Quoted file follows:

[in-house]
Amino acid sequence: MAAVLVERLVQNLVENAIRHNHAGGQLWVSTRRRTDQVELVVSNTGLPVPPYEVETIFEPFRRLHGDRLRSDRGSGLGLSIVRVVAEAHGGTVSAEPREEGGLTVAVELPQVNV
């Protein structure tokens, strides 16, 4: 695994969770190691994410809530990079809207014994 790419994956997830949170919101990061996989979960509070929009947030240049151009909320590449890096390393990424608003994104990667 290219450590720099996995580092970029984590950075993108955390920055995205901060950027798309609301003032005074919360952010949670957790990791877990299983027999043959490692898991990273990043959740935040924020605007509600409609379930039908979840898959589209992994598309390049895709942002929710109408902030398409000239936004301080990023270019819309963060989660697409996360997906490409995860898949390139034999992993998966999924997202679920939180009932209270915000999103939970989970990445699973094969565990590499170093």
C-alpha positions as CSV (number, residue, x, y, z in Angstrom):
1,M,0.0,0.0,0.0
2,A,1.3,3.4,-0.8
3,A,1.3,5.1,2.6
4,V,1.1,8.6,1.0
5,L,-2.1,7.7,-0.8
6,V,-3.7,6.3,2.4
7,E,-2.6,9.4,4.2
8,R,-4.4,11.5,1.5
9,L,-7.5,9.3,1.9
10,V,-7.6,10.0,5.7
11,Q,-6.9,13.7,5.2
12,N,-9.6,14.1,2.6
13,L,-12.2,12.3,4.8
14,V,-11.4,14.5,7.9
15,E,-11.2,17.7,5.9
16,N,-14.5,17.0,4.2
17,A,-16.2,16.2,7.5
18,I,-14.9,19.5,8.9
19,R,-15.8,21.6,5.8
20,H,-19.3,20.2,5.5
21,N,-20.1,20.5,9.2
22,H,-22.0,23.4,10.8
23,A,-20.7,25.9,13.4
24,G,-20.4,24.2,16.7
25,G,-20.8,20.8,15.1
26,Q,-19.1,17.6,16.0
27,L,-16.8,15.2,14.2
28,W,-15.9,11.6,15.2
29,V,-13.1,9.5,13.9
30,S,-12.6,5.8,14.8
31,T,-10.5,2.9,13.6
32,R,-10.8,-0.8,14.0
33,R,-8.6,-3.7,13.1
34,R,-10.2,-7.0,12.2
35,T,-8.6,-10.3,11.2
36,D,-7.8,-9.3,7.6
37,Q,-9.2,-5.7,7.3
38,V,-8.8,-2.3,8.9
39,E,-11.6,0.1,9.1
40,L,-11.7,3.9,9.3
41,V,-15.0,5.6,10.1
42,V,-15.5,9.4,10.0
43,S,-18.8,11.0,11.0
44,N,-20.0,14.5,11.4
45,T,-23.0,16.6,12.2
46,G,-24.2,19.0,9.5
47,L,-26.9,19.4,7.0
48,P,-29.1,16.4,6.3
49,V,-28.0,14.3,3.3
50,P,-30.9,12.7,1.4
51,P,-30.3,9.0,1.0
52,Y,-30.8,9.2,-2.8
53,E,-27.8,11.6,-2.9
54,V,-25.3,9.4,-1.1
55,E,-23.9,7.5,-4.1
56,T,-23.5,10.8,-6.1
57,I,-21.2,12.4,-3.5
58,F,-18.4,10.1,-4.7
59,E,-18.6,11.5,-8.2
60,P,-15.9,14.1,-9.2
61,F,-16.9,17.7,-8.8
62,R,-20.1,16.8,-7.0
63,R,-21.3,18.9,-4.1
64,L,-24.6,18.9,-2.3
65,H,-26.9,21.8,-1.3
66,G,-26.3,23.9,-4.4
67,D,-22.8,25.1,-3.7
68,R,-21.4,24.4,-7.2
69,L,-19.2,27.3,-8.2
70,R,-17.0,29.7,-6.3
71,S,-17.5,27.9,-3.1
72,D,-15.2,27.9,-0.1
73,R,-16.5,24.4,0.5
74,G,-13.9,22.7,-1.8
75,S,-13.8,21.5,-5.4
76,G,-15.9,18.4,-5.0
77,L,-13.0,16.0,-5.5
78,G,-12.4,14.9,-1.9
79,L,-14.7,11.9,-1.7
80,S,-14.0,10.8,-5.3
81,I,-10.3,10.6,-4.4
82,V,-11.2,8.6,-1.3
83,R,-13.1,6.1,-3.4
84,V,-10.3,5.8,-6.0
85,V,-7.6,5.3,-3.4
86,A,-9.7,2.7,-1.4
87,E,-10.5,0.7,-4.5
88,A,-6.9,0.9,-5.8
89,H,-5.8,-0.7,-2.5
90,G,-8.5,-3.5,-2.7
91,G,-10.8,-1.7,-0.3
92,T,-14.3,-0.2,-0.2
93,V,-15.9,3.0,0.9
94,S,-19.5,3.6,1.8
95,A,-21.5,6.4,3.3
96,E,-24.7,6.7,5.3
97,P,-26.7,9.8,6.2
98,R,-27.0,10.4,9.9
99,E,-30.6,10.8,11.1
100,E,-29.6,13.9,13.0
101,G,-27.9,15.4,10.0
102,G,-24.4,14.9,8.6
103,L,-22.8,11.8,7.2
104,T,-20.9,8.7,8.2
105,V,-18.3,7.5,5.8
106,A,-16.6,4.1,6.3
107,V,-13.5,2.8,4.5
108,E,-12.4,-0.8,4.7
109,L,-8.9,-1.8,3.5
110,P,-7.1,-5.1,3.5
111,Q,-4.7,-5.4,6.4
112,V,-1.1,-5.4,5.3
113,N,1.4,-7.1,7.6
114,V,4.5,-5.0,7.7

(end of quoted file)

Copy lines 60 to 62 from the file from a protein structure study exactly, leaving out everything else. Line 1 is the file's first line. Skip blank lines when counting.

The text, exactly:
56,T,-23.5,10.8,-6.1
57,I,-21.2,12.4,-3.5
58,F,-18.4,10.1,-4.7